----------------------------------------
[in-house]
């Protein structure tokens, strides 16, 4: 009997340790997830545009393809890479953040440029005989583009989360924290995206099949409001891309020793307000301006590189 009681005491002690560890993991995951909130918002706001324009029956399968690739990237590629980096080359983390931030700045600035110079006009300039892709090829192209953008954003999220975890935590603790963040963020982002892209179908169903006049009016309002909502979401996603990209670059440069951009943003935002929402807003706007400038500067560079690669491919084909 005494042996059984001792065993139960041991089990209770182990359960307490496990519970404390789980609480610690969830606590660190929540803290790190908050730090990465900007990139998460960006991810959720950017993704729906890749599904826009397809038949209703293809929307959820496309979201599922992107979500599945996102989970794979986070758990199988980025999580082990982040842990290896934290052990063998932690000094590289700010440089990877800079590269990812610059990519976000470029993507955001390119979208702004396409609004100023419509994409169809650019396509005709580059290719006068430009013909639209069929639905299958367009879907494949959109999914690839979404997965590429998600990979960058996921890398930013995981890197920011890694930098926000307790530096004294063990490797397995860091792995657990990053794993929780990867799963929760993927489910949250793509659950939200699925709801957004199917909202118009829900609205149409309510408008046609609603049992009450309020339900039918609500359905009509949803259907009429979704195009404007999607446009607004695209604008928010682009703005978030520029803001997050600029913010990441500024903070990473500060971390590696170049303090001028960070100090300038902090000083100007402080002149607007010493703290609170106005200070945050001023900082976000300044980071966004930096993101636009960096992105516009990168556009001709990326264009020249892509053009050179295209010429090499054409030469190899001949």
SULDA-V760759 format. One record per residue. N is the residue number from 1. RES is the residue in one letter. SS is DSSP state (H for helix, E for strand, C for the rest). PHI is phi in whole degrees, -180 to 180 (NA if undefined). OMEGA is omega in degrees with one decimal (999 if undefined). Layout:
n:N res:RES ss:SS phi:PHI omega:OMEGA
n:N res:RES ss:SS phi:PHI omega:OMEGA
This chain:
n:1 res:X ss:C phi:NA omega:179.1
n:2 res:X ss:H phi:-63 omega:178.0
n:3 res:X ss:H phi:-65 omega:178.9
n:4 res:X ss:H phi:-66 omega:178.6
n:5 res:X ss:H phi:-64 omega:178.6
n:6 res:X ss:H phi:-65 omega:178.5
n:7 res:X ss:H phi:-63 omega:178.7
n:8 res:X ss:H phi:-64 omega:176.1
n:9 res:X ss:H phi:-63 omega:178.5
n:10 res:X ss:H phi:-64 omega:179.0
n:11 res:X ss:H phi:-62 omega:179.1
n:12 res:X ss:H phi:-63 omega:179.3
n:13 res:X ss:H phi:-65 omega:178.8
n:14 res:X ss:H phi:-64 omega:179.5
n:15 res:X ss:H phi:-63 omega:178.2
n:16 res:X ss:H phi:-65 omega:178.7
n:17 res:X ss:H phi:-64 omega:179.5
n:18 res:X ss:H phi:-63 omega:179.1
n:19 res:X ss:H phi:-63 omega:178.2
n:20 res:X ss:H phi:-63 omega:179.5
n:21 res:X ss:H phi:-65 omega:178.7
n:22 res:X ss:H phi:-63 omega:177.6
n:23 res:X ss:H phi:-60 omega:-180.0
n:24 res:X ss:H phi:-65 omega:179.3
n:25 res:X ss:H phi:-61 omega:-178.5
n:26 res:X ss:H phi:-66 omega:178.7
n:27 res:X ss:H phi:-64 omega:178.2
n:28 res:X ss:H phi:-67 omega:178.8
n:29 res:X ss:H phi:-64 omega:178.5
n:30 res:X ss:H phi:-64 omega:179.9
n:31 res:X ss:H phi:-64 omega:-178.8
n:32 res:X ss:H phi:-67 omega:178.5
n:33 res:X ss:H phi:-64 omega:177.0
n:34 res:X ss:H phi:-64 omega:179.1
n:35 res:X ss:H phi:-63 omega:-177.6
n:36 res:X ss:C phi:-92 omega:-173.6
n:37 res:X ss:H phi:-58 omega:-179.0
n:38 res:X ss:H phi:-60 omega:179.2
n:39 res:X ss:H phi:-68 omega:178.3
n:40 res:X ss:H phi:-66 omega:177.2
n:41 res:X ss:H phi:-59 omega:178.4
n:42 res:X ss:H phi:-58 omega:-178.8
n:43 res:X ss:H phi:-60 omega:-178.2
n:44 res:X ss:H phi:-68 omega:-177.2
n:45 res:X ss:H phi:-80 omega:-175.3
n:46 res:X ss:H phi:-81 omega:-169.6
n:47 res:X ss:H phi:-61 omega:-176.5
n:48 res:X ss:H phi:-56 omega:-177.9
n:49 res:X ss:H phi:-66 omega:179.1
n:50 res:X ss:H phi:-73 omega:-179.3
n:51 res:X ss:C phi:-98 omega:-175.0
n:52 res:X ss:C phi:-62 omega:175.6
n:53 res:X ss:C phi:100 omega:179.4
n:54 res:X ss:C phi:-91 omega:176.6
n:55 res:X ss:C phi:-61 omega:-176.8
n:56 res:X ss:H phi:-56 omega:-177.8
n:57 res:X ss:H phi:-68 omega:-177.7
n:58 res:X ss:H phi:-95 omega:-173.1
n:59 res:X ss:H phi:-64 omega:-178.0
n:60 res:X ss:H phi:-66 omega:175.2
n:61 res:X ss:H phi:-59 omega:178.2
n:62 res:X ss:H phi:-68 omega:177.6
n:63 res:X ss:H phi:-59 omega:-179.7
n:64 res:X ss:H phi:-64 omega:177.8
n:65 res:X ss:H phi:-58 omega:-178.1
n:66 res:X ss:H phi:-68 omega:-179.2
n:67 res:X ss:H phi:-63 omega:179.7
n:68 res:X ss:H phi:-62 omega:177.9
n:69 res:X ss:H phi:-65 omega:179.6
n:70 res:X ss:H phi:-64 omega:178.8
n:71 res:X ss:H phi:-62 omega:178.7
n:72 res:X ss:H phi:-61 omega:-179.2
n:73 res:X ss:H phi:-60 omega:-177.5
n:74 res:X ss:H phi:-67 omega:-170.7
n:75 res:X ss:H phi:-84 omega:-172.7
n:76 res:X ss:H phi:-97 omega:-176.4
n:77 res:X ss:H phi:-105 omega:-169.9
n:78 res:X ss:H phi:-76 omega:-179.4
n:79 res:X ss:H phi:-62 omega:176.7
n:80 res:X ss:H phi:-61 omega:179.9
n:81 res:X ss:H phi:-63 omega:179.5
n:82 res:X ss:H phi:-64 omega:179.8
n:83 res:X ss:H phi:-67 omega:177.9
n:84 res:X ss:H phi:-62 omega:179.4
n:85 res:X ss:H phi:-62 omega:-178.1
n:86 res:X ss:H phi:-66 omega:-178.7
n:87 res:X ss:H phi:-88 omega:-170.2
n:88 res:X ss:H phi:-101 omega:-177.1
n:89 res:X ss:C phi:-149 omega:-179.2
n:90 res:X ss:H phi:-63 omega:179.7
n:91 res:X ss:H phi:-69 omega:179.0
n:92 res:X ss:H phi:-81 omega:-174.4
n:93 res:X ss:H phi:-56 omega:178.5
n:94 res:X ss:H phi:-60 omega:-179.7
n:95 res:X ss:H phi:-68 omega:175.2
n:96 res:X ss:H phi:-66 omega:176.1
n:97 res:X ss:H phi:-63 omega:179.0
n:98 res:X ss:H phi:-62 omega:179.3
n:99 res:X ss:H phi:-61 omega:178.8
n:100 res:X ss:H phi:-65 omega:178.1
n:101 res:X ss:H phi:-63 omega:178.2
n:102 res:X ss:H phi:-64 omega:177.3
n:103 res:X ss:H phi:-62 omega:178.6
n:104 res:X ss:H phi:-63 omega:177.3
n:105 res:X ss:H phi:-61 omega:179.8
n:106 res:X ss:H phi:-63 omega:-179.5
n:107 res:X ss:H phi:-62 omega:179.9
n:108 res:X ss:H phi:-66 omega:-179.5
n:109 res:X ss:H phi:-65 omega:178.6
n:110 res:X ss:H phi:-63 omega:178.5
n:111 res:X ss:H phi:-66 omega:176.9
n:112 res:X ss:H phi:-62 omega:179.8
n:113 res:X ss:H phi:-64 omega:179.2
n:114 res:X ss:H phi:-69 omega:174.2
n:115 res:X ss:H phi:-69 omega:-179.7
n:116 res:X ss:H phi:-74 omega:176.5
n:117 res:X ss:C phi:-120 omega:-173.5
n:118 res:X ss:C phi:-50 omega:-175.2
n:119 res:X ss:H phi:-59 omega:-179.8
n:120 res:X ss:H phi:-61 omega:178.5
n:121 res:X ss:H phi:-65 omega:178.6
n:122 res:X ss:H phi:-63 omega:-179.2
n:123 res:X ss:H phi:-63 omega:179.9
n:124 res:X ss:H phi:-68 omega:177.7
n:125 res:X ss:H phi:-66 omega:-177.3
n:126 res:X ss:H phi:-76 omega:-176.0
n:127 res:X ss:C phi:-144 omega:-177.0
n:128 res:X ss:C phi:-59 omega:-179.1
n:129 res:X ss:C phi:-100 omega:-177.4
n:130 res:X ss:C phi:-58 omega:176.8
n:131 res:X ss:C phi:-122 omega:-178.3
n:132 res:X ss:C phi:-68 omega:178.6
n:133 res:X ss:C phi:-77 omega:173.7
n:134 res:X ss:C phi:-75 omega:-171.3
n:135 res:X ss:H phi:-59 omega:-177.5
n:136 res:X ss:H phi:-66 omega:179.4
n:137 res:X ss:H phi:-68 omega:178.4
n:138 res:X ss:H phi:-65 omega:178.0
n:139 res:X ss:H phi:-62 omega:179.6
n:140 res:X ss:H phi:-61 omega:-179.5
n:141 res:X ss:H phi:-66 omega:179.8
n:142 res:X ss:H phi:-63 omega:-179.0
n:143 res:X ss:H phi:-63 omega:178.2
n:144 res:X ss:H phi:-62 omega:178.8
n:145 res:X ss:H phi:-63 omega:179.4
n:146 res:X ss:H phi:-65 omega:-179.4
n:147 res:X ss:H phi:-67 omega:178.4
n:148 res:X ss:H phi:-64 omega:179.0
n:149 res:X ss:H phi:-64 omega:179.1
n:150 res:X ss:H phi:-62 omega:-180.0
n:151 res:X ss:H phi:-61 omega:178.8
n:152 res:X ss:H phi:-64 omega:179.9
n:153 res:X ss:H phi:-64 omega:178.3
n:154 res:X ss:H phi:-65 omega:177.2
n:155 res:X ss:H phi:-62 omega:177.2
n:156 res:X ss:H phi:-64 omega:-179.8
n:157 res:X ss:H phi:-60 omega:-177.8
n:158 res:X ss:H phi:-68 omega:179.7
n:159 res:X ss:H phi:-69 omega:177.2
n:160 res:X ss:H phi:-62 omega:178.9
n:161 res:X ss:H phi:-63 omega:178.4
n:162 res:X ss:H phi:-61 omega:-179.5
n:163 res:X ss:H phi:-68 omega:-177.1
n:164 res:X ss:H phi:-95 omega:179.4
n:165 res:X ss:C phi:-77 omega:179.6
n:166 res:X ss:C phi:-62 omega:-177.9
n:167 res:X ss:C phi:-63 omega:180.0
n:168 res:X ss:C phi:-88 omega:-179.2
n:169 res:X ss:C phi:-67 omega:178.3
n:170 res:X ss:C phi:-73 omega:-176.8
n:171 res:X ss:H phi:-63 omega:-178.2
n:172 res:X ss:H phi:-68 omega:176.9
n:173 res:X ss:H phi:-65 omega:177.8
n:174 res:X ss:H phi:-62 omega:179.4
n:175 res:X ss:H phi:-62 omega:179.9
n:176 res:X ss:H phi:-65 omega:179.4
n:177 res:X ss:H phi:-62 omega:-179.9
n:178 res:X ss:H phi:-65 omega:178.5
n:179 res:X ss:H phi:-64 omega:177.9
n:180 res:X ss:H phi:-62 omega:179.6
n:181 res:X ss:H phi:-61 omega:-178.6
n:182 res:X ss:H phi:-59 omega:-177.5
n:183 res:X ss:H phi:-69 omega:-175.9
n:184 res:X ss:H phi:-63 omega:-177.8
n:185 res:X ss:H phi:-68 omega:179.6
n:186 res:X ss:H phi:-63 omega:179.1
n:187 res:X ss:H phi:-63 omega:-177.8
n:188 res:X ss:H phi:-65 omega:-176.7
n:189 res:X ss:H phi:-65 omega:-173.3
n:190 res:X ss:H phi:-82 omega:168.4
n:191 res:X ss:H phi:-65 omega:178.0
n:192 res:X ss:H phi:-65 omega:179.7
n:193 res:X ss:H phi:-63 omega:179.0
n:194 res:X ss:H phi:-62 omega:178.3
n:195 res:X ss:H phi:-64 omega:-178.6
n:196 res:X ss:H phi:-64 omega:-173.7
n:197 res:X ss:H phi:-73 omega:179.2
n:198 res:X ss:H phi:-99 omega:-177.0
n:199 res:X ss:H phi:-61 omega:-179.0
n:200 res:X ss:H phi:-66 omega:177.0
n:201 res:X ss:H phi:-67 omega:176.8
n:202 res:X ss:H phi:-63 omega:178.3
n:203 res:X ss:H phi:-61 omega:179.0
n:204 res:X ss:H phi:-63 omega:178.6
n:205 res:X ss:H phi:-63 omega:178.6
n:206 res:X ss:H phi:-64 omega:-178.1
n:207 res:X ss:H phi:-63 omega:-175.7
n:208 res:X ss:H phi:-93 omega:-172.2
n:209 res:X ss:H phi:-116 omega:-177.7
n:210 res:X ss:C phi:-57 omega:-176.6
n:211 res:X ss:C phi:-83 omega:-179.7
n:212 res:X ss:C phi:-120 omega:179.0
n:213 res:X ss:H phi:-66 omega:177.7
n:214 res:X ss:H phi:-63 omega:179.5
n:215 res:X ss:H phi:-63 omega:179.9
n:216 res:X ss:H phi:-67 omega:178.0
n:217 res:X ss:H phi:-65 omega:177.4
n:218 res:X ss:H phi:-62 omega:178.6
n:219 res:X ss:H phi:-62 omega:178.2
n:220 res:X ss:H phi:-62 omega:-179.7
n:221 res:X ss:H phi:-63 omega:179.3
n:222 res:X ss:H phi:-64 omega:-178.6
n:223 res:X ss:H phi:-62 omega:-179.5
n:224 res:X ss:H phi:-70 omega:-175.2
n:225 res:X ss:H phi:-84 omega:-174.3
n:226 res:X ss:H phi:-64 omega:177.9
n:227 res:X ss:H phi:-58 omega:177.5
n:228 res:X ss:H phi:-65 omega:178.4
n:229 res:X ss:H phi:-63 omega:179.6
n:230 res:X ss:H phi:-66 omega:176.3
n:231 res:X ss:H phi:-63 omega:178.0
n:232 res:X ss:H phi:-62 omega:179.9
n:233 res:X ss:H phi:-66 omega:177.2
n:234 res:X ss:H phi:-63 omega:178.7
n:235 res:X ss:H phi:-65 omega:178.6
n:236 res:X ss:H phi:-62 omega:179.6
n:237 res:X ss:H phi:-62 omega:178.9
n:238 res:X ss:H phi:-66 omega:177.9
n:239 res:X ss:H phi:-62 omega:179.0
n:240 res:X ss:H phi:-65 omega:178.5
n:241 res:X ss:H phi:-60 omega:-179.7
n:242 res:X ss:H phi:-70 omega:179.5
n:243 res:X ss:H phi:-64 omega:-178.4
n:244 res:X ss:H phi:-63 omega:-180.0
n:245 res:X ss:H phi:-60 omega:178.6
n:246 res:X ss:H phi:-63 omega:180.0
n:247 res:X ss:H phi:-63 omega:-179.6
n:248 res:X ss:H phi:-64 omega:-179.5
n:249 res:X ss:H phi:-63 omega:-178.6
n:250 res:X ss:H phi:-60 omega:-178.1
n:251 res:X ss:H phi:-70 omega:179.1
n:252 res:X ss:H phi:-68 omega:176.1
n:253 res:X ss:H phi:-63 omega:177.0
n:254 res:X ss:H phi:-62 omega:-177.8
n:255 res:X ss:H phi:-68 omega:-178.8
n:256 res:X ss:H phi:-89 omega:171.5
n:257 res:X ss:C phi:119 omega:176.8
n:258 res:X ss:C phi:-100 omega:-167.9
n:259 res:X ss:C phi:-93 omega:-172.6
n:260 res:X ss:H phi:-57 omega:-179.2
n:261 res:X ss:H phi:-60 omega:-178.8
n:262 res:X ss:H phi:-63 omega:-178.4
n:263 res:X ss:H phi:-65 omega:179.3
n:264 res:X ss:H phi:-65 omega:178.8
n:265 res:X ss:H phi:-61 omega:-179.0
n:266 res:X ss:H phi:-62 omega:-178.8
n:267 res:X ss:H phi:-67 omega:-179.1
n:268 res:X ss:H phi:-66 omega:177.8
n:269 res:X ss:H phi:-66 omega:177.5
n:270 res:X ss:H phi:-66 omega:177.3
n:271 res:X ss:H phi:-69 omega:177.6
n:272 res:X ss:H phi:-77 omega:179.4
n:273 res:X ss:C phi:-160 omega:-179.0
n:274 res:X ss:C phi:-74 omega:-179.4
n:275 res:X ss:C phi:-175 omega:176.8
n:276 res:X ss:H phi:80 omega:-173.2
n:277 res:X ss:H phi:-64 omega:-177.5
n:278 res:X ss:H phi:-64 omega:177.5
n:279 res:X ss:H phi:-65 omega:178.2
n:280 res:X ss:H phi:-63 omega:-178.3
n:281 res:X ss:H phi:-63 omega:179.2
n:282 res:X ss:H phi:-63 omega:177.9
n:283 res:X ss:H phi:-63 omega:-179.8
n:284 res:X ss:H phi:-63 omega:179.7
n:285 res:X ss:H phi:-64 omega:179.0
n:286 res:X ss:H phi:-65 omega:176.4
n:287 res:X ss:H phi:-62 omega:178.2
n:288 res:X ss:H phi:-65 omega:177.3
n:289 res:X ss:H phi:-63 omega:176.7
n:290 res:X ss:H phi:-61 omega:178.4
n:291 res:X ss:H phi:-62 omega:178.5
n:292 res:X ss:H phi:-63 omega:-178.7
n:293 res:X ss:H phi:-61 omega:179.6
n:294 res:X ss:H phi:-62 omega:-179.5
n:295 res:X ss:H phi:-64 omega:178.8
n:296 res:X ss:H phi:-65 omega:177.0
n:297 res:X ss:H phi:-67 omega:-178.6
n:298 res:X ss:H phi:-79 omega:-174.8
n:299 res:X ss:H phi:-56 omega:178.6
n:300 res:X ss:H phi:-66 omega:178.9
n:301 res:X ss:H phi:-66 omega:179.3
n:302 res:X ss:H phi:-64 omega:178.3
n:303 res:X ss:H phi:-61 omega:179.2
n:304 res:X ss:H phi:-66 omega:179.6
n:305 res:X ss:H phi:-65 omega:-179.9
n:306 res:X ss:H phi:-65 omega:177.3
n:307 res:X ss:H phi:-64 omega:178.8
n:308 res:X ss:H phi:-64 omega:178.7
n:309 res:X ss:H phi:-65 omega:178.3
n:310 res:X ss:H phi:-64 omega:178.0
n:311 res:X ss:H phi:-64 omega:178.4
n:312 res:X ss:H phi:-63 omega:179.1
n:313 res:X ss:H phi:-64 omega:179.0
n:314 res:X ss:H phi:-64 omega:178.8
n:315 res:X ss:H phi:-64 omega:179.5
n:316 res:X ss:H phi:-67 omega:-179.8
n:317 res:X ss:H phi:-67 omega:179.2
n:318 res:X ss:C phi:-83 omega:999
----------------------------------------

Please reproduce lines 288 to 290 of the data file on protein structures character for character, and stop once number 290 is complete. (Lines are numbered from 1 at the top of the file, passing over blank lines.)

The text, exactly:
n:282 res:X ss:H phi:-63 omega:177.9
n:283 res:X ss:H phi:-63 omega:-179.8
n:284 res:X ss:H phi:-63 omega:179.7